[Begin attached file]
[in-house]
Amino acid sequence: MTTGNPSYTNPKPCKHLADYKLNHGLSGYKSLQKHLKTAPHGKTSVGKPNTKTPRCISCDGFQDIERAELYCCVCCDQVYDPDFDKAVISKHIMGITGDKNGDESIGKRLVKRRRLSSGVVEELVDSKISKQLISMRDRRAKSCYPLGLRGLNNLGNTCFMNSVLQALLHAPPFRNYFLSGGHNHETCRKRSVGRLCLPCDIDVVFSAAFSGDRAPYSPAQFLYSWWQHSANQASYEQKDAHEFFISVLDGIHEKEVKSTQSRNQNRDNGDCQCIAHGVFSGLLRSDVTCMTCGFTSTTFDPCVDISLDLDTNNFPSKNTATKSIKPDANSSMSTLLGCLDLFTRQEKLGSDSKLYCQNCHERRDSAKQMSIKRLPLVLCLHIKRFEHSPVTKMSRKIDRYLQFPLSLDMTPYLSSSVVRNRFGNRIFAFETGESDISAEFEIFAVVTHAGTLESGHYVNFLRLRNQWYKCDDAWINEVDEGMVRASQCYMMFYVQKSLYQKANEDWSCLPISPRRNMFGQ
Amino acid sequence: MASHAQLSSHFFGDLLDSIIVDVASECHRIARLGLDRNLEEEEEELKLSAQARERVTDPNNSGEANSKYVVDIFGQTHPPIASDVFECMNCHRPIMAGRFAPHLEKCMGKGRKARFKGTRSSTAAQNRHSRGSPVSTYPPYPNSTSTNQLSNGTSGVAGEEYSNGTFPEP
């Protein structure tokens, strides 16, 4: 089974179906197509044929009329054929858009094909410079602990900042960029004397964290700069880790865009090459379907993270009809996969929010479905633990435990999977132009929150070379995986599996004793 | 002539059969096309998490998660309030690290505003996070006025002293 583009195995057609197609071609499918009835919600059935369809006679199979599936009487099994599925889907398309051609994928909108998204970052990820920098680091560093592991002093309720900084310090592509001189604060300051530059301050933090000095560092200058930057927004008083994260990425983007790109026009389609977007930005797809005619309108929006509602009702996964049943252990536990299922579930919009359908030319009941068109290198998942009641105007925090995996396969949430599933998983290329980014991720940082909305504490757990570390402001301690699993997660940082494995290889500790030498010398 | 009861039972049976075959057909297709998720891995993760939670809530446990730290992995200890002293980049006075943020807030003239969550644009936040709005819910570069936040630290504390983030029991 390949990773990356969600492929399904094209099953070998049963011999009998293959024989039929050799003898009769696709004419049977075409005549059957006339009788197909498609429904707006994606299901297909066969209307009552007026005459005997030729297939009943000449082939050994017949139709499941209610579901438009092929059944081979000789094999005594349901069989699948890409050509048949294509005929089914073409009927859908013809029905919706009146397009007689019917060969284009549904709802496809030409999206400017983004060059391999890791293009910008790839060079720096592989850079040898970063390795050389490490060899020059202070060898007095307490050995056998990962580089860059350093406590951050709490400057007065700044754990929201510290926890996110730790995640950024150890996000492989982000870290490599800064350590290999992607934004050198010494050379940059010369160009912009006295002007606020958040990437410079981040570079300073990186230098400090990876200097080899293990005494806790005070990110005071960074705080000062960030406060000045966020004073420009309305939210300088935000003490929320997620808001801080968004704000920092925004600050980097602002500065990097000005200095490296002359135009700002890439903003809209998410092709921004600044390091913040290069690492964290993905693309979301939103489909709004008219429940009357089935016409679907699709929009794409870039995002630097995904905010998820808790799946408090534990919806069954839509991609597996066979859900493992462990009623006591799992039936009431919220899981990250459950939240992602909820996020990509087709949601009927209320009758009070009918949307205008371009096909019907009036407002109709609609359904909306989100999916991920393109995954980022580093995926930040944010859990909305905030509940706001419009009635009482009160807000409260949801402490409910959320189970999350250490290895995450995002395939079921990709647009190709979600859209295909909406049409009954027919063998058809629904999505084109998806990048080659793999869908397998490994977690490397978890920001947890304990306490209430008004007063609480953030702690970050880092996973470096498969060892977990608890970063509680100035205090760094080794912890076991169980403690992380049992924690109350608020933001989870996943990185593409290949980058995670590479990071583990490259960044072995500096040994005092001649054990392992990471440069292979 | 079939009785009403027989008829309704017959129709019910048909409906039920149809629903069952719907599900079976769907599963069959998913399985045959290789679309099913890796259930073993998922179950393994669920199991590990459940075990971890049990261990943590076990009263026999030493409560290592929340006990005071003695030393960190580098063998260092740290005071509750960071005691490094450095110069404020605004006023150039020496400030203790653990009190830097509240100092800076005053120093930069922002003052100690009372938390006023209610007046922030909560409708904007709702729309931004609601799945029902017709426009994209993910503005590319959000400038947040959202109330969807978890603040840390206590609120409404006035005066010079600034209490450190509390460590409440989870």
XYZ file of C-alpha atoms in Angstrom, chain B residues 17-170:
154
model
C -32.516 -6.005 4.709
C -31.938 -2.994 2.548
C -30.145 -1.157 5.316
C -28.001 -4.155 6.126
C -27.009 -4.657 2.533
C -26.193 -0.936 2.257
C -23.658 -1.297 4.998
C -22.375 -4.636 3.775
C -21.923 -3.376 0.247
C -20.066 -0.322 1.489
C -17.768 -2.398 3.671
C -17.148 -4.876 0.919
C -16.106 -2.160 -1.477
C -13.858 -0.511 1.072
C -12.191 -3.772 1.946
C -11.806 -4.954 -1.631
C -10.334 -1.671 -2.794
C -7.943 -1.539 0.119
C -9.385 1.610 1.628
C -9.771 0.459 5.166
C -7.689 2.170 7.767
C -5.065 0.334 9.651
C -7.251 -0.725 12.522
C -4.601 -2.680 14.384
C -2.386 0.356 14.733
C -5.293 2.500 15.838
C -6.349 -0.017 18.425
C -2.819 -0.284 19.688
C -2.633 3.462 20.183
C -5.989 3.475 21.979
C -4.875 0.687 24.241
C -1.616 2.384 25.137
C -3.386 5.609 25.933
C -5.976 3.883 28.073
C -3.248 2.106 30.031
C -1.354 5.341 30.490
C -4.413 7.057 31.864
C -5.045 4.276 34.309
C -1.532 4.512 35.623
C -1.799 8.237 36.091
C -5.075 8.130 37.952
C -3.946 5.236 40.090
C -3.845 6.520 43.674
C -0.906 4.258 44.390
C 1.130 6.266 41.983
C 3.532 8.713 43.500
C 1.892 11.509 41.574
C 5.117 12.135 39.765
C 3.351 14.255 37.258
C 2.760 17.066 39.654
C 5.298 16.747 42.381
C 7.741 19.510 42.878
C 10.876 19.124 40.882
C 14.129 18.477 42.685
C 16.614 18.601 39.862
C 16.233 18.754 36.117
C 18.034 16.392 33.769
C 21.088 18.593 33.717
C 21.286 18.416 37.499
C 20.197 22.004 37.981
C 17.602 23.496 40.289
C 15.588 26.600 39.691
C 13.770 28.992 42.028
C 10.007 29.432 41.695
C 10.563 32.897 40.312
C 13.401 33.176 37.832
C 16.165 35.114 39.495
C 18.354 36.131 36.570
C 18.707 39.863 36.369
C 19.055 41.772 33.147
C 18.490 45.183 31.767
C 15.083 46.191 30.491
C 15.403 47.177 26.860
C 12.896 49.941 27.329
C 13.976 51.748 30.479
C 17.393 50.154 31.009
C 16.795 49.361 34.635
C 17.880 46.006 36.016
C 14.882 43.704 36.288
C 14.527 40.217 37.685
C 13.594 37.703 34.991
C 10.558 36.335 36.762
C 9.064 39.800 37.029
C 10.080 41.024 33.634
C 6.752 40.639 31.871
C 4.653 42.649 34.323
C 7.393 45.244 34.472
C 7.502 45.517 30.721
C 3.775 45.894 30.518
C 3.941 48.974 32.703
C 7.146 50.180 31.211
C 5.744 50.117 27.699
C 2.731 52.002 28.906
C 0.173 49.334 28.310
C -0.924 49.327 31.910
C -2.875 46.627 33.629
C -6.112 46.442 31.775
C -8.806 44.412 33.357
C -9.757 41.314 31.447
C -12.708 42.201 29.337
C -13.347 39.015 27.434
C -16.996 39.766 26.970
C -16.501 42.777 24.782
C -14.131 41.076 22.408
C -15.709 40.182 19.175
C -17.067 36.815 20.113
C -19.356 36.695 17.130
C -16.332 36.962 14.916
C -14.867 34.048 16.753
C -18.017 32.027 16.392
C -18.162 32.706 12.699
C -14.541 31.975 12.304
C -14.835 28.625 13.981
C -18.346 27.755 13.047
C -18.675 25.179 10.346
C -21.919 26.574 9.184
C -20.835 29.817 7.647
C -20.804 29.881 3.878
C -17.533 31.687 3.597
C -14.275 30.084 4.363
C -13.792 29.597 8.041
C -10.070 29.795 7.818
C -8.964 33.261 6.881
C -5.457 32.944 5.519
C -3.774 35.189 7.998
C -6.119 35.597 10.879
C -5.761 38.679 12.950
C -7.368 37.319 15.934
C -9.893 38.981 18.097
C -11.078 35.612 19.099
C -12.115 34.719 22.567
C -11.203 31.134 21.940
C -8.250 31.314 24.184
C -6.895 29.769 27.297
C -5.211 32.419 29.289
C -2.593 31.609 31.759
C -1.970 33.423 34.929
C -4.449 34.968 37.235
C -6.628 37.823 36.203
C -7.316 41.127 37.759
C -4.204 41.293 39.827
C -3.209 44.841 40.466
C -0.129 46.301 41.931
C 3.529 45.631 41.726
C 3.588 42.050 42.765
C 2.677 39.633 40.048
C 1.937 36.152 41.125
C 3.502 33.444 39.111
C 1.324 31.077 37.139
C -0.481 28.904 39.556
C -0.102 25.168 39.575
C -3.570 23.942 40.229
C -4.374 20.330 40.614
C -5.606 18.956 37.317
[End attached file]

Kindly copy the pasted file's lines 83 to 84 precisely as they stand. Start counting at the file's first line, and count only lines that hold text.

C 17.393 50.154 31.009
C 16.795 49.361 34.635